Winnie is resting after making mischief and mayhem.
This is Winnie Blue. Winnie is my daughter’s dog and therefore my grandpoodle. She is a typical poodle—mischievous, bossy, smart, and a great communicator of her needs whether she wants you to throw a particular toy or to take her out—NOW!
Like most poodles, Winnie has an independent nature. And also like most poodles, I have no doubt there is sharp thinking going on behind her eyes; I’m forever hoping not to be left a few leaps behind. What is a little different about Winnie’s poodleness is that training her was a cinch because she wants to please us—whereas poodles more often aim to please themselves.
I once took the family German shepherd to a trainer because she refused to learn to return. He said, “If you wanted a dog this stubborn, you should have gotten a poodle.” It seemed politic not tell him I had one of those, too. And yes, that poodle was stubborn, though she was small, which somewhat diluted the problem.
Winnie is a cuddle bug and a bit of a delicate flower. During the coldest days of this Vermont winter, she would start down the sidewalk but at some point drop and curl, lifting her paws in the air in surrender. Our theory is that the cold was uncomfortable, but the salt on the sidewalks and roads stung her paw pads.
Because Winnie weighs over 30 lbs., carrying her home was not a workable solution. The search was on for how to keep her walking long enough to do her business. The shot above shows how we solved her problem: silicone booties and a warm coat. She prances in those red boots. In my experience, red shoes have that effect on a person, and Winnie is no exception.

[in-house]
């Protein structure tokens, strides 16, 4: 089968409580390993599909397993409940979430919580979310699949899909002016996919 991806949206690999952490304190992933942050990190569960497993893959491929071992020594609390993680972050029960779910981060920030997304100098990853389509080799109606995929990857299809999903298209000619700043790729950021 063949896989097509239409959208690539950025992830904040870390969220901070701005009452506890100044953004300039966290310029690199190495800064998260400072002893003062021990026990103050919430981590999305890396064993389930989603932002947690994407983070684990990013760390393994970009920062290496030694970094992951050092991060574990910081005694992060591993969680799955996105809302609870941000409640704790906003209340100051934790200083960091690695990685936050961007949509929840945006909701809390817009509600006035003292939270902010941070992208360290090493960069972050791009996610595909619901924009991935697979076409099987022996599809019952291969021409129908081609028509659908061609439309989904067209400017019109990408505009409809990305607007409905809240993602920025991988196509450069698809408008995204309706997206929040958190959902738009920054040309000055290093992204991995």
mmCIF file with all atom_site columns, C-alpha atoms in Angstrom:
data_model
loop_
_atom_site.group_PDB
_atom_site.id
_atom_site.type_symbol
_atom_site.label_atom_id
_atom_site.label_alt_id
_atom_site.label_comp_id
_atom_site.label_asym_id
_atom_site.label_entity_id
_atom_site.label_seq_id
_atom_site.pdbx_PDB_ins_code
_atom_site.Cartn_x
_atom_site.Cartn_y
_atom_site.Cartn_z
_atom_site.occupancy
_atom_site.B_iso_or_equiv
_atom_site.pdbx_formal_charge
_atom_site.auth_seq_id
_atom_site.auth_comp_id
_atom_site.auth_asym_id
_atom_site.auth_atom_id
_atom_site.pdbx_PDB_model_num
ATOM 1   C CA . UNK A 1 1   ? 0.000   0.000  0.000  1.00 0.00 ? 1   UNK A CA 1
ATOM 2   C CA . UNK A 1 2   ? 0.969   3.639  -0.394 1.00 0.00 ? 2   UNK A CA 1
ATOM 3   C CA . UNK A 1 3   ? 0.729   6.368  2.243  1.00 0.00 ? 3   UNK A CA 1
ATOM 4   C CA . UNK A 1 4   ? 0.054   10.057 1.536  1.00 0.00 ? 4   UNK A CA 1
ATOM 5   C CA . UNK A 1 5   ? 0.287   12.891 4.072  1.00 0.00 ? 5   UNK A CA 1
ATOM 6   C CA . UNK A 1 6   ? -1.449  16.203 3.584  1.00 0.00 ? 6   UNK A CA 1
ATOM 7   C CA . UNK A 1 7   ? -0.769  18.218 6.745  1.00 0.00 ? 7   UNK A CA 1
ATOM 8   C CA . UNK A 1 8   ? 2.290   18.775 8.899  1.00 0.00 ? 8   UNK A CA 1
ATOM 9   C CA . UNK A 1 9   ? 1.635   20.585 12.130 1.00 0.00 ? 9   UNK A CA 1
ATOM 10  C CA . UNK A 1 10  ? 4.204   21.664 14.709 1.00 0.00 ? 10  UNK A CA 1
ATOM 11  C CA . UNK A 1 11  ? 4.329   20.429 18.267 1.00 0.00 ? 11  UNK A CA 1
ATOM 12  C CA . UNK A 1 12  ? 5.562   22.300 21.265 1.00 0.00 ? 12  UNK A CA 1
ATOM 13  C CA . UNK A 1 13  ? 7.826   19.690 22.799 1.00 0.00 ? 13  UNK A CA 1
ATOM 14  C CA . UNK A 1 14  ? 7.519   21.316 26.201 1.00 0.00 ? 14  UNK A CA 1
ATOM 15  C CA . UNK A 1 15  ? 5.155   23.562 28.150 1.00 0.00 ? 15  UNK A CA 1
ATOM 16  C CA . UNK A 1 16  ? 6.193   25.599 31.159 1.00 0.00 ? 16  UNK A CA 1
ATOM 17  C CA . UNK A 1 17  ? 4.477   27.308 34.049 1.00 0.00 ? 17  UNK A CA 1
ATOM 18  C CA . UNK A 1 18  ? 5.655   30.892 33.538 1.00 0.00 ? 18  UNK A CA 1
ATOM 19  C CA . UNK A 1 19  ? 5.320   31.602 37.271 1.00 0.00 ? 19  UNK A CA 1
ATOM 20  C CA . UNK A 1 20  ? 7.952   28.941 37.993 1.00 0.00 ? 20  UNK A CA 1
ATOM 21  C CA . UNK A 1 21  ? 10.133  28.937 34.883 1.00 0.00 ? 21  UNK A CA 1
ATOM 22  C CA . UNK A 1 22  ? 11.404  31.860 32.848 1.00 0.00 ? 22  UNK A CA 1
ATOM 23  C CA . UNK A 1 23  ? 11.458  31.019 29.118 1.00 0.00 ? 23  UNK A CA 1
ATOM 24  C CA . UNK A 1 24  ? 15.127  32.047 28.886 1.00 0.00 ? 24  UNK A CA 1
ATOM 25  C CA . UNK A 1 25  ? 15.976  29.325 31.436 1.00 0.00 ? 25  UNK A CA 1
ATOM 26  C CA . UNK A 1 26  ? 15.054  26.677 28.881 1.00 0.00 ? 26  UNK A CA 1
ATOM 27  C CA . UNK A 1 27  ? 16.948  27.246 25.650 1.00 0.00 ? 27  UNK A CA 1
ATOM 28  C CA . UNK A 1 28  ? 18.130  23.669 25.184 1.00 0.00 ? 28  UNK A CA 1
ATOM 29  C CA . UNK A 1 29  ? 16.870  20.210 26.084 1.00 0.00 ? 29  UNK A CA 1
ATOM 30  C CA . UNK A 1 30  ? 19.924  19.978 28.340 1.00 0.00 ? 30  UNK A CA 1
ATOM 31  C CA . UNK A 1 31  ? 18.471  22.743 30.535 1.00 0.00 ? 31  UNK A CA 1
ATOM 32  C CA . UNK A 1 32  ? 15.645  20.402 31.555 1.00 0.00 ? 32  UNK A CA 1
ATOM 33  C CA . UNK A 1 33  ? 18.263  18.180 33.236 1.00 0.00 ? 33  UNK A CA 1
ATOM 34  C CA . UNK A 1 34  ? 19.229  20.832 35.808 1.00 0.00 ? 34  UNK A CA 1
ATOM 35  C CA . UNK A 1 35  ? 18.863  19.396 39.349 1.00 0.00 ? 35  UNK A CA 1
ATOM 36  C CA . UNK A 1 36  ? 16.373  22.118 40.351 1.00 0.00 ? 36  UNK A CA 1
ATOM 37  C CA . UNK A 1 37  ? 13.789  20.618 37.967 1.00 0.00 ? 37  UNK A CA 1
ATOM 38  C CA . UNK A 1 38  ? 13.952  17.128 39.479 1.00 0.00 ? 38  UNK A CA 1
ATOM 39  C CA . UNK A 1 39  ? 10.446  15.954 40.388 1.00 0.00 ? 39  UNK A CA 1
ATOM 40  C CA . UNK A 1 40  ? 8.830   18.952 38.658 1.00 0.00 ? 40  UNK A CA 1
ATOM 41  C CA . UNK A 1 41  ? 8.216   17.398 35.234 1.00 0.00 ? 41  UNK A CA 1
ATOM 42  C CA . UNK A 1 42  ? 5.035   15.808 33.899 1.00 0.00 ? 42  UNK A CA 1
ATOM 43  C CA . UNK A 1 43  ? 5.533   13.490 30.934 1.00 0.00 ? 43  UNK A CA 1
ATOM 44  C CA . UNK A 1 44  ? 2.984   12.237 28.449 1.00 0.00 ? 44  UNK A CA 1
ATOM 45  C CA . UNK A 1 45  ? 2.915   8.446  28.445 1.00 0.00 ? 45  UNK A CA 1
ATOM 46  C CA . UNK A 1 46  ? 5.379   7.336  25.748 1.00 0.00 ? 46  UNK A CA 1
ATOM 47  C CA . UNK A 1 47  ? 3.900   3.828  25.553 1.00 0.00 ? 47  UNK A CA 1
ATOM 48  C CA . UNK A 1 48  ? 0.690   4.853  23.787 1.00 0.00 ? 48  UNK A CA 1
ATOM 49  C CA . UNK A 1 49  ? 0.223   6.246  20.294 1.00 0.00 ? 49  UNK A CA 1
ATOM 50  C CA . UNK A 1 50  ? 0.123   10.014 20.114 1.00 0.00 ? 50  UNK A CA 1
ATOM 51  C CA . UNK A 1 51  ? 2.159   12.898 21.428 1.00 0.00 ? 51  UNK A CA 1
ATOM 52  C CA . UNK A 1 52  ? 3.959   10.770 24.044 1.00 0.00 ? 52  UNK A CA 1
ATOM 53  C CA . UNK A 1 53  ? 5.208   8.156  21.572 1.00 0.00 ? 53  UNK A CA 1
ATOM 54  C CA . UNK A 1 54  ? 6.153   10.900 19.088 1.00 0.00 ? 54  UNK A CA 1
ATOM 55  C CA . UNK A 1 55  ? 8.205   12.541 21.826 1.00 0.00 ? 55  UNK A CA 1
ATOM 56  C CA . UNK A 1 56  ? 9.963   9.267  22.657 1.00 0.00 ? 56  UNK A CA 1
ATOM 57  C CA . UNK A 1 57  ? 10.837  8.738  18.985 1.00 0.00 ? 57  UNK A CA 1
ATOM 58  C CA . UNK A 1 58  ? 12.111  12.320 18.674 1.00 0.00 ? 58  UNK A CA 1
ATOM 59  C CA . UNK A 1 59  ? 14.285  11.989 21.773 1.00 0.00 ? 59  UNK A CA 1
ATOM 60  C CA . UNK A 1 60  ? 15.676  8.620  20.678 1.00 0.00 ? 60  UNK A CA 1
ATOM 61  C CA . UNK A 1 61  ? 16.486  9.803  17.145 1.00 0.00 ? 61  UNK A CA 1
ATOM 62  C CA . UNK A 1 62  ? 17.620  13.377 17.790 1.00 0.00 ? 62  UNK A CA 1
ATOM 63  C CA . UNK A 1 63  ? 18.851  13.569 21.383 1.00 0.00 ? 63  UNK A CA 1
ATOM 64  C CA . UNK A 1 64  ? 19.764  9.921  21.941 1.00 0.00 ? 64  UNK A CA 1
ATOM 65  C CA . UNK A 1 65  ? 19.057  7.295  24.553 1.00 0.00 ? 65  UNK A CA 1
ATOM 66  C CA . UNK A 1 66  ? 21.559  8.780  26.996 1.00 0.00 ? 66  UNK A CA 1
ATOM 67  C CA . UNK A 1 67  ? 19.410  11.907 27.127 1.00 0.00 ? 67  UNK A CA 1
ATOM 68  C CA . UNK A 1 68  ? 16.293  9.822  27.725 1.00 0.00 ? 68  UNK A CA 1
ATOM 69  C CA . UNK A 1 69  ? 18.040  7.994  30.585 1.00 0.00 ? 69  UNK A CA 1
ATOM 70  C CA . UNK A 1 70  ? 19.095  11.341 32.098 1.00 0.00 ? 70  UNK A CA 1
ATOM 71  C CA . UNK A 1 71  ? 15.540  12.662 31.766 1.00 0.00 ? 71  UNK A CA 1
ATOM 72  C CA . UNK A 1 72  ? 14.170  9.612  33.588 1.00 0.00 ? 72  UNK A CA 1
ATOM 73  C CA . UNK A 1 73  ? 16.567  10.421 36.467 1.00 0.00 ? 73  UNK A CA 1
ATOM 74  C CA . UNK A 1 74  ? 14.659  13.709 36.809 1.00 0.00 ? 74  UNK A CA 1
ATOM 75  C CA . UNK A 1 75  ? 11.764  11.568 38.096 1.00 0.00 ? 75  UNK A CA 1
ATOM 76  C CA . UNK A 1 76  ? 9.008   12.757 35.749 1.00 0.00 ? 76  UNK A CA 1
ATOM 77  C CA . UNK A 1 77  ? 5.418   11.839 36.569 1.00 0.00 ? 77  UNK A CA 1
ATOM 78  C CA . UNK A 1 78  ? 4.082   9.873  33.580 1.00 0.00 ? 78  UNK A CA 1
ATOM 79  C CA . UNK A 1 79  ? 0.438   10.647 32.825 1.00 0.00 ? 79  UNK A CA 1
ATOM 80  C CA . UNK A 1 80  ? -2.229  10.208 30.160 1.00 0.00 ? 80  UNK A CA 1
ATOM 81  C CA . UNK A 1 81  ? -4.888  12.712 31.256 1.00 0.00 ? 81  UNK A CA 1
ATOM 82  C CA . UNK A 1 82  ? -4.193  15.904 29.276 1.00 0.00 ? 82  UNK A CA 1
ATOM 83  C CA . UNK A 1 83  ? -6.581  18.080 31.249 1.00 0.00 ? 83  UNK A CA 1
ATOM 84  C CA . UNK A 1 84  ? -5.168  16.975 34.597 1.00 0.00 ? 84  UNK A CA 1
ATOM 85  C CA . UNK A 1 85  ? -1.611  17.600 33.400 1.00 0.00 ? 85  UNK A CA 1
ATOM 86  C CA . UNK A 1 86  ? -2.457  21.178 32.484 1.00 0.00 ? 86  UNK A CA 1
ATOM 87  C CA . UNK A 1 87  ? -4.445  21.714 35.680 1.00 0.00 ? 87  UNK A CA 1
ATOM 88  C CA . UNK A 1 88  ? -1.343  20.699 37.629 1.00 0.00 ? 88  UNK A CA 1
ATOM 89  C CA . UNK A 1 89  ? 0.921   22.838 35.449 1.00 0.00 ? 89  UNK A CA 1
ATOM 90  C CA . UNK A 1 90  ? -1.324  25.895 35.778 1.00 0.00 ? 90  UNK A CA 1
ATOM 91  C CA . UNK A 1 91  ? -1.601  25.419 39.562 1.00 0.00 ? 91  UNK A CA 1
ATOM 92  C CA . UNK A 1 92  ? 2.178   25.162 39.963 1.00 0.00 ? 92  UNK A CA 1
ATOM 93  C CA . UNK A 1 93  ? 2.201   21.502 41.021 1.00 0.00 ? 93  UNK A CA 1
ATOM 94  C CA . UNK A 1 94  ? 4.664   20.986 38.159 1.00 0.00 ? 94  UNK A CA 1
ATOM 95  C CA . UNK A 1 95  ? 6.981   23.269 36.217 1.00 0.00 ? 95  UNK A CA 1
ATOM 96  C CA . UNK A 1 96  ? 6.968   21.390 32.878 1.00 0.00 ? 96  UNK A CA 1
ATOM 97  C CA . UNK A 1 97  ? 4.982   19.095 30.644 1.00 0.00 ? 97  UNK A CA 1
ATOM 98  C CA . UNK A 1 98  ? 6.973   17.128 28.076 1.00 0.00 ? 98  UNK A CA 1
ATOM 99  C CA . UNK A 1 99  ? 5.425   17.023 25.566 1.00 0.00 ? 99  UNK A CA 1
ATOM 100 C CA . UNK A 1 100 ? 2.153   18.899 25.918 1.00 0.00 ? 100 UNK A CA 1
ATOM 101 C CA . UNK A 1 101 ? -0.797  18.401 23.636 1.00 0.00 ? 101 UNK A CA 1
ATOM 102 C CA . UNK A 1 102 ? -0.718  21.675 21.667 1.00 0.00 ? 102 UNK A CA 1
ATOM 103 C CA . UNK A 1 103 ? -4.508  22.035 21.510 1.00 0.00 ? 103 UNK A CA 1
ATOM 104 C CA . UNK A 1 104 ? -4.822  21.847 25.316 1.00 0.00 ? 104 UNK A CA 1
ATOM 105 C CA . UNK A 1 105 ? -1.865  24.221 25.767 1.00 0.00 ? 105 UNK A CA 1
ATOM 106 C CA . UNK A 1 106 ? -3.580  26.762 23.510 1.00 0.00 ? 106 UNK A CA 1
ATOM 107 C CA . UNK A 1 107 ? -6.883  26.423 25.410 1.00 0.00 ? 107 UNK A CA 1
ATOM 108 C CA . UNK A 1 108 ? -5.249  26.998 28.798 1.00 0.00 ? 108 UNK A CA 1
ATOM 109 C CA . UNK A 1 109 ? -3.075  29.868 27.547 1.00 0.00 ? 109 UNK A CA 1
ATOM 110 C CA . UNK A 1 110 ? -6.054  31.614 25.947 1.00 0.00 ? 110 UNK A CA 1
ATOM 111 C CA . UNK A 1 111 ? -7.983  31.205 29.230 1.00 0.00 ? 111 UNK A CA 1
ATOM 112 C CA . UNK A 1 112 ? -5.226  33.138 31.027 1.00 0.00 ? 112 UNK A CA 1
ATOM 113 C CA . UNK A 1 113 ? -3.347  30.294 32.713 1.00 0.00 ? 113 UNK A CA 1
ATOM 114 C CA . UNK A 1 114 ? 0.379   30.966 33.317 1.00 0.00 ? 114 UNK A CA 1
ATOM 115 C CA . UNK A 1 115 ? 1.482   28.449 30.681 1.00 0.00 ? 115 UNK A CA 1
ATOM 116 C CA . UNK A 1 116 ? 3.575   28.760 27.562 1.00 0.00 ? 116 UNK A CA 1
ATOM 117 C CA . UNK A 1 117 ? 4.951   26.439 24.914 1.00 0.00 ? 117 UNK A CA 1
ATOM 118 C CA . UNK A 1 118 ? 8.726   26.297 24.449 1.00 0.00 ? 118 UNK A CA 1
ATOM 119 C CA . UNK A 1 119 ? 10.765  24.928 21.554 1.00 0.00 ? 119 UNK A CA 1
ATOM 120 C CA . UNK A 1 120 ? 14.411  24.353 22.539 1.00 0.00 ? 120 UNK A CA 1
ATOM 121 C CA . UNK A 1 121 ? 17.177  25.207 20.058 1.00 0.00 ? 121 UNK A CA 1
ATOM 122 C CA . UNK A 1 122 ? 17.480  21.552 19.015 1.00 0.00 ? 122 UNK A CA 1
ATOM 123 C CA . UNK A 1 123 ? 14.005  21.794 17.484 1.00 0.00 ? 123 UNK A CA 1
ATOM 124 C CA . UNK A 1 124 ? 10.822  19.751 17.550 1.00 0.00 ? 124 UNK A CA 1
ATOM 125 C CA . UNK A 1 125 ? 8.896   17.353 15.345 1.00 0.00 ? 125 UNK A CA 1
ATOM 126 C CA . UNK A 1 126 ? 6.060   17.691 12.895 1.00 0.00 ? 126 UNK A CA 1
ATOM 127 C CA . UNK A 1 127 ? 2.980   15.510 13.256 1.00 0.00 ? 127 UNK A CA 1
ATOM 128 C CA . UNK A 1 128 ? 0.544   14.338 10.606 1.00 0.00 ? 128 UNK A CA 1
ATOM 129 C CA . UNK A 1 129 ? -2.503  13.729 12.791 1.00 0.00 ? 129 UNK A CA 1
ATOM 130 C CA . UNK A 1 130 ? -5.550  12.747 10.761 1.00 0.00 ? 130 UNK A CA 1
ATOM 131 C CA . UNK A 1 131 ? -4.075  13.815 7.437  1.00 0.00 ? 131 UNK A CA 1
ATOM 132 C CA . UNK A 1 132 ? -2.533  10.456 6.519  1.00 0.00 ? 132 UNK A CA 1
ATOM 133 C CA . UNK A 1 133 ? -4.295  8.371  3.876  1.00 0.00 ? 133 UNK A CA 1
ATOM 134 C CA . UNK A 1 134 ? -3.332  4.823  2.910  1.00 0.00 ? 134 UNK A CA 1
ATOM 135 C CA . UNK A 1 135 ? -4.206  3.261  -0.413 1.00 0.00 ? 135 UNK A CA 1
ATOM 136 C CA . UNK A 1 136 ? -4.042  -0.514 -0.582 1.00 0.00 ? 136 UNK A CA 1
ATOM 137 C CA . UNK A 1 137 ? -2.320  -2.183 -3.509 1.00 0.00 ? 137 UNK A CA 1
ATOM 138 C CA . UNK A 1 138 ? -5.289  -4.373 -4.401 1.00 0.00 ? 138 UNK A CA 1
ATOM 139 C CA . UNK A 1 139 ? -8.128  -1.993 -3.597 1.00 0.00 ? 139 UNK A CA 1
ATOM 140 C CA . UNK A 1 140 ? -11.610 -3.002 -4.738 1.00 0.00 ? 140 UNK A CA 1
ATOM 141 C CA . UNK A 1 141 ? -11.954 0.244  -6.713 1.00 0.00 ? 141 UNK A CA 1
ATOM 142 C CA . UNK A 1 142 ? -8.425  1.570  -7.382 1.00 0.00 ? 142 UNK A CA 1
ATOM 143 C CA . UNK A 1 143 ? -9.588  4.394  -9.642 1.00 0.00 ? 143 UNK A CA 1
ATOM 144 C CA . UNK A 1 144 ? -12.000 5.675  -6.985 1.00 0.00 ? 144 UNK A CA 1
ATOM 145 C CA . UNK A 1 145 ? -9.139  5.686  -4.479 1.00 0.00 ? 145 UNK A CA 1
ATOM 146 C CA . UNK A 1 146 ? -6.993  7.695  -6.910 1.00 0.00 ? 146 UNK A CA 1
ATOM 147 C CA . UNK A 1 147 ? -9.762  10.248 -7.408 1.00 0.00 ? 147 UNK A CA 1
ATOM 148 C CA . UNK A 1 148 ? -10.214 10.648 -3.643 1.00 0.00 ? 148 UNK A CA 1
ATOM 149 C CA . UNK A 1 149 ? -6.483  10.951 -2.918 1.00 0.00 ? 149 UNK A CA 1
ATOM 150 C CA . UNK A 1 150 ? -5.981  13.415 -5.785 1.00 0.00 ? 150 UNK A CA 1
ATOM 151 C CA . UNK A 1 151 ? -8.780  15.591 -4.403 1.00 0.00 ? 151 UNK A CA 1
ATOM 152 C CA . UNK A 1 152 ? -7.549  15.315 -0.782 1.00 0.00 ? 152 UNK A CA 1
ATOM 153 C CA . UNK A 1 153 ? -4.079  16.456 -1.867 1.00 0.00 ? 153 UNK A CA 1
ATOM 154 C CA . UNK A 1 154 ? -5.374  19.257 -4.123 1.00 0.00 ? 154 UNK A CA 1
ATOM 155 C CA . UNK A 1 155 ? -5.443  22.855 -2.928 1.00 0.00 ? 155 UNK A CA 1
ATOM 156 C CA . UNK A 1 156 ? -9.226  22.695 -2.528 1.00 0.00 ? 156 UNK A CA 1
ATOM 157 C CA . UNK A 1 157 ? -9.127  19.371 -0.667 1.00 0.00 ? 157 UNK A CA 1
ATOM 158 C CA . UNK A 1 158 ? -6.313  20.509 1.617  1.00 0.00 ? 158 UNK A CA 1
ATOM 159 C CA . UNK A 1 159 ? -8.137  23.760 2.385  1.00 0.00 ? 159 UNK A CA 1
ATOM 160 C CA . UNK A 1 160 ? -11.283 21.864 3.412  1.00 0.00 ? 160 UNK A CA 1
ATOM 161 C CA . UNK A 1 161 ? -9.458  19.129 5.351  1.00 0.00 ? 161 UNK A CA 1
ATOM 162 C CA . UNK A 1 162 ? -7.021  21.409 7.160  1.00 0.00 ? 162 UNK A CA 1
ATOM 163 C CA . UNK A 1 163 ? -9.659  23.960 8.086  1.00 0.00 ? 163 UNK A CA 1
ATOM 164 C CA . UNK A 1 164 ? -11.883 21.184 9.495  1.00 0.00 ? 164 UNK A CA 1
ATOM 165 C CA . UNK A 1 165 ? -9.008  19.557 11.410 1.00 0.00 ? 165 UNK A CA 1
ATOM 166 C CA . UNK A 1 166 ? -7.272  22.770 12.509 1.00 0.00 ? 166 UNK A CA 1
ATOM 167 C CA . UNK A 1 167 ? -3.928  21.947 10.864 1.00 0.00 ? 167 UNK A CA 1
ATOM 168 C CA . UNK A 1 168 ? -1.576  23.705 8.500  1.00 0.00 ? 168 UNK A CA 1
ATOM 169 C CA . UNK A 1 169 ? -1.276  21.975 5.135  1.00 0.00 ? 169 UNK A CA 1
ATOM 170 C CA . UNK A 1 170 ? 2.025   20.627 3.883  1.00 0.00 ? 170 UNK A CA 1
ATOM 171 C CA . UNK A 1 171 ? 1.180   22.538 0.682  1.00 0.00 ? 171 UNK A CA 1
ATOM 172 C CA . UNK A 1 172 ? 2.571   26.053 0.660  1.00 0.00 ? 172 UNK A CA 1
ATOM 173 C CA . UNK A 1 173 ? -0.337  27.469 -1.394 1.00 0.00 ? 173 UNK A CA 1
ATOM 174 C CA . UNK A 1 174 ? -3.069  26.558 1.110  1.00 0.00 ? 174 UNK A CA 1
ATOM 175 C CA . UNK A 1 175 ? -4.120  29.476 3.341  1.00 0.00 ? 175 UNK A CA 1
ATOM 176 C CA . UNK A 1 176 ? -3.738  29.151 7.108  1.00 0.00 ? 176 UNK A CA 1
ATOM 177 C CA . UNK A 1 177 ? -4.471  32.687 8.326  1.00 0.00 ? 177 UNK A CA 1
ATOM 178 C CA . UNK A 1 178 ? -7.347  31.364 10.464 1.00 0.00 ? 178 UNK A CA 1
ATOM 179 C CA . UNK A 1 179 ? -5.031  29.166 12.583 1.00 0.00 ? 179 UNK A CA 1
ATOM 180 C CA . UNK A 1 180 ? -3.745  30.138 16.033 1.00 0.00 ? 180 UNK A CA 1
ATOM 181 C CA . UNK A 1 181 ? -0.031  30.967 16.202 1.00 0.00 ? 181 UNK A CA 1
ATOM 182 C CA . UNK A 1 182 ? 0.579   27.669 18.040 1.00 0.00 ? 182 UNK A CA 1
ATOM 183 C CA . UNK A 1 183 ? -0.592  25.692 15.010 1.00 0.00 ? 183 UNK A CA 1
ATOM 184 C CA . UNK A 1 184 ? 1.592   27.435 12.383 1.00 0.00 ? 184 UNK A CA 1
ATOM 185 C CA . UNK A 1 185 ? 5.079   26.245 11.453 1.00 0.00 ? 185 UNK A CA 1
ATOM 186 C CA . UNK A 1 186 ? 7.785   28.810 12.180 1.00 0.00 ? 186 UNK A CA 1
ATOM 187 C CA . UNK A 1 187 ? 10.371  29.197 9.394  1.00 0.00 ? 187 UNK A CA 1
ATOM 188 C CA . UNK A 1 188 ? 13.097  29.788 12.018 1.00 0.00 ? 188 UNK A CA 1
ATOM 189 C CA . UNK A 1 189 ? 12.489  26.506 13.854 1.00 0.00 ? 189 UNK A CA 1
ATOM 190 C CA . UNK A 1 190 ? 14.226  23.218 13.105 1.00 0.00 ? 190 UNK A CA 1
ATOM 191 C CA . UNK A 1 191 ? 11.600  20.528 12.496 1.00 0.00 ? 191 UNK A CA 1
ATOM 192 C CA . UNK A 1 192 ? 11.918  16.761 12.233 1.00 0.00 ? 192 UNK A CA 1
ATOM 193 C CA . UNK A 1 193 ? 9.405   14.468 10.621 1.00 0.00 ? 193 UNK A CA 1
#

If you ever told me—rugged Vermont individualist I consider myself to be—that I would walk a dog with both of us dressed in coat and boots (my boots have multicolored polka dots), I would have taken offense. Which just proves you should be careful about what you ridicule lest you end up ridiculing yourself!
Before poodles became known for being prissy dogs who wear diamond-studded collars, they were German, and then French, bird dogs. Being water dogs they have webbed feet, making them efficient swimmers. You would think German winters wouldn’t be any rougher than those in Vermont, but then, there probably wasn’t a lot of salt underfoot in the Black Forest.
A trainer in Georgia is returning poodles to the hunting world. They are still great bird dogs. His training methods prove my point that poodles are different from most dogs, with unique temperaments that mean they can’t be trained using the same techniques that work for other breeds. To learn more about Rich Louter and his dogs, here’s a great article about his work CLICK HERE.